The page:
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Voter registration groups in Tallahassee will stop collecting forms

This story was originally published by WSFU.

Some voter registration groups in Tallahassee plan to stop delivering completed forms to elections offices to avoid the possibility of facing higher fines under a new state law.

"We are going to move to online registrations," said Trish Neely, president of the Tallahassee League of Women Voters. "We’re going to start making use of laptops, iPhones to help people be able to register themselves.”

Gov. Ron DeSantis recently signed into law places several new restrictions on voter registration groups, which are typically voting rights groups, churches and social clubs. Republicans in the legislature passed the measure, SB 7050, along party lines this spring. The new law takes effect on July 1.

It shortens the amount of time voter registration groups have to deliver completed forms to local elections offices, increases late fees and requires those organizations to provide voters they register with a receipt.

"For many of the smaller voter registration organizations, I think they're going to drop out," said Neely, who coordinates with other voter registration groups as part of her work with the League. "That means it's going to fall to the League to provide that service to everybody."

Neely says she expects the League will need more volunteers and resources to register voters online. In rural areas, she says they may need hot spots to help people connect to the internet to register.

"There's a lot that we're going to have to work through, but we're going to work through it," she said. "Bring it on, baby. We're not stopping."

Voter registration groups will have 10 days instead of 14 to return completed registration forms to local elections offices.

For every late application, groups could face fines that are 50 times greater than they were previously.

"We will accrue significant fines if forms are not turned in to the right supervisor of elections in the county by a certain time frame," explained Kathy Winn, an active member and past president of the Tallahassee League of Women Voters.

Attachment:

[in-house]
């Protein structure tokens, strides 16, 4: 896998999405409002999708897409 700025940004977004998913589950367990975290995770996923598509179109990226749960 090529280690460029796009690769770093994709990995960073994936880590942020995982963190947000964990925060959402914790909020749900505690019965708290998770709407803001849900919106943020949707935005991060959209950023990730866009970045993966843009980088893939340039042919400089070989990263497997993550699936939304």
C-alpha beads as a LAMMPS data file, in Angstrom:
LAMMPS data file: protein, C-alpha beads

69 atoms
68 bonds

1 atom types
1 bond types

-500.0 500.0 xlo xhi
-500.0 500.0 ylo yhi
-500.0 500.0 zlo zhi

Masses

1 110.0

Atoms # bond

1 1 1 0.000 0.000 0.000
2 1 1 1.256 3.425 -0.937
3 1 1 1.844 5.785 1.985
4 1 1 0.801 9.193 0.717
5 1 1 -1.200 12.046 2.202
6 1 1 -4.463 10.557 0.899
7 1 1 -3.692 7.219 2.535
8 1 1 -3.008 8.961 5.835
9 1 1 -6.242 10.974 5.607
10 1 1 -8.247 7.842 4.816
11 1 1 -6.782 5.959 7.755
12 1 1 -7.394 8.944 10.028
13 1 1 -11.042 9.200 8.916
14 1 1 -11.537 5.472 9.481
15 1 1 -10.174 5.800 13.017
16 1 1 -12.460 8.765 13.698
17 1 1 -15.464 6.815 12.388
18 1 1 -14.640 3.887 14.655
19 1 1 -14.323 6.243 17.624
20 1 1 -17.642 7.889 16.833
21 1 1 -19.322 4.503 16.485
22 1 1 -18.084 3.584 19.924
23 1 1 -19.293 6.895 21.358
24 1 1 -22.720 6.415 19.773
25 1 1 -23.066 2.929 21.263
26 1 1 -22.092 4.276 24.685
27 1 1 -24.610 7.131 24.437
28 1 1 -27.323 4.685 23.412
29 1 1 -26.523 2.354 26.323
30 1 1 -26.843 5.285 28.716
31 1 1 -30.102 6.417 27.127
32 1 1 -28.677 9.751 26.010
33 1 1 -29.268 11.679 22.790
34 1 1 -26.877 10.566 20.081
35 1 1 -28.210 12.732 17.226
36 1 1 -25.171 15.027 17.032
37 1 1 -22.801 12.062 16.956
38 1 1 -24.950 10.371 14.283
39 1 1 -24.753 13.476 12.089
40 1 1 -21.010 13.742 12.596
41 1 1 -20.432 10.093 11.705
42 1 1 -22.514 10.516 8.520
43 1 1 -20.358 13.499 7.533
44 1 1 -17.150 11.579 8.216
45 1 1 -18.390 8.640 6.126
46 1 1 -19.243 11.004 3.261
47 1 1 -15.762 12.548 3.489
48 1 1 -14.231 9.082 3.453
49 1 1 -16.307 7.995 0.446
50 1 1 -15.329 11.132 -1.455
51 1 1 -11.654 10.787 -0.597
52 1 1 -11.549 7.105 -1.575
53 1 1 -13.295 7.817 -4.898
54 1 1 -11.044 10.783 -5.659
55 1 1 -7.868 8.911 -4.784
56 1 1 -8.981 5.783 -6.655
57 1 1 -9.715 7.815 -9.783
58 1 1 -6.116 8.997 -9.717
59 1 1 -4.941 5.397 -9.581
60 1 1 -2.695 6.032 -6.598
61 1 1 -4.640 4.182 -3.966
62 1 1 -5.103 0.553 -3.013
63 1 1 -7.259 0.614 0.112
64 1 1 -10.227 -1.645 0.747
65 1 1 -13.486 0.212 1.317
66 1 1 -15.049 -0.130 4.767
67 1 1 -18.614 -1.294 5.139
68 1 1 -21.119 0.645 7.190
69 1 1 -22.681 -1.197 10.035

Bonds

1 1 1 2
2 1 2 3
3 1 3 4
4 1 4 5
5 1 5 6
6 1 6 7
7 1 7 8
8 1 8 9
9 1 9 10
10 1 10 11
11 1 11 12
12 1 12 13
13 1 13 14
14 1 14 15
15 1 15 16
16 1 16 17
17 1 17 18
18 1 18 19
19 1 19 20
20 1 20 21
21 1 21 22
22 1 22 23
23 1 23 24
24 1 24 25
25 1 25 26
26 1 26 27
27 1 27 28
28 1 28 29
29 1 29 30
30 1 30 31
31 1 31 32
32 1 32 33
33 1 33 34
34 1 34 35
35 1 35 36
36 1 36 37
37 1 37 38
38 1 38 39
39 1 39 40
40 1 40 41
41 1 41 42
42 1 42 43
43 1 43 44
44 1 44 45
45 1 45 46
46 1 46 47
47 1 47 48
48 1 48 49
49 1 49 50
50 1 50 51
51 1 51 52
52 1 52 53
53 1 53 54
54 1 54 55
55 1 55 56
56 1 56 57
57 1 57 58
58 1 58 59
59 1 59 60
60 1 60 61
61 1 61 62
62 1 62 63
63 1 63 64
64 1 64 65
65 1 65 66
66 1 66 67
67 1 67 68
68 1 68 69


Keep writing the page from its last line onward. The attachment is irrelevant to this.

Groups could face up to $2,500 for every late application returned before the voter registration deadline, instead of a one-time $50 fine. After that, fines become much higher. The maximum amount a single organization may accrue in fines each year is $250,000.

Immigration rights advocates have filed a lawsuit in federal court challenging the new restrictions because they would prohibit noncitizens from "handling" or "collecting" voter registration forms. Groups could face a $50,000-fine for each noncitizen volunteer who touches the forms. U.S. District Judge Mark Walker in Tallahassee will hear arguments in the case on Wednesday morning.

Another local voter registration group that plans to drastically alter its operations under the new law is the Big Bend Voting Rights Project, which focuses on eligible voters with felony records.

"We're going to have to stop taking the voter registration applications," said Barry Munroe, a volunteer with the group. “We will leave the form with the prospective voter."

The organization typically reaches "hard-to-find" potential voters by going door to door and setting up tables at community events.

When the new law takes effect, the group will help voters complete their registration forms and provide them with stamped envelopes addressed to their elections supervisor's office. The organization will continue to find potential voters who've had their rights restored and educate them about the process of registering, Munroe said.

"The onus will be on that individual prospective voter to turn in that application."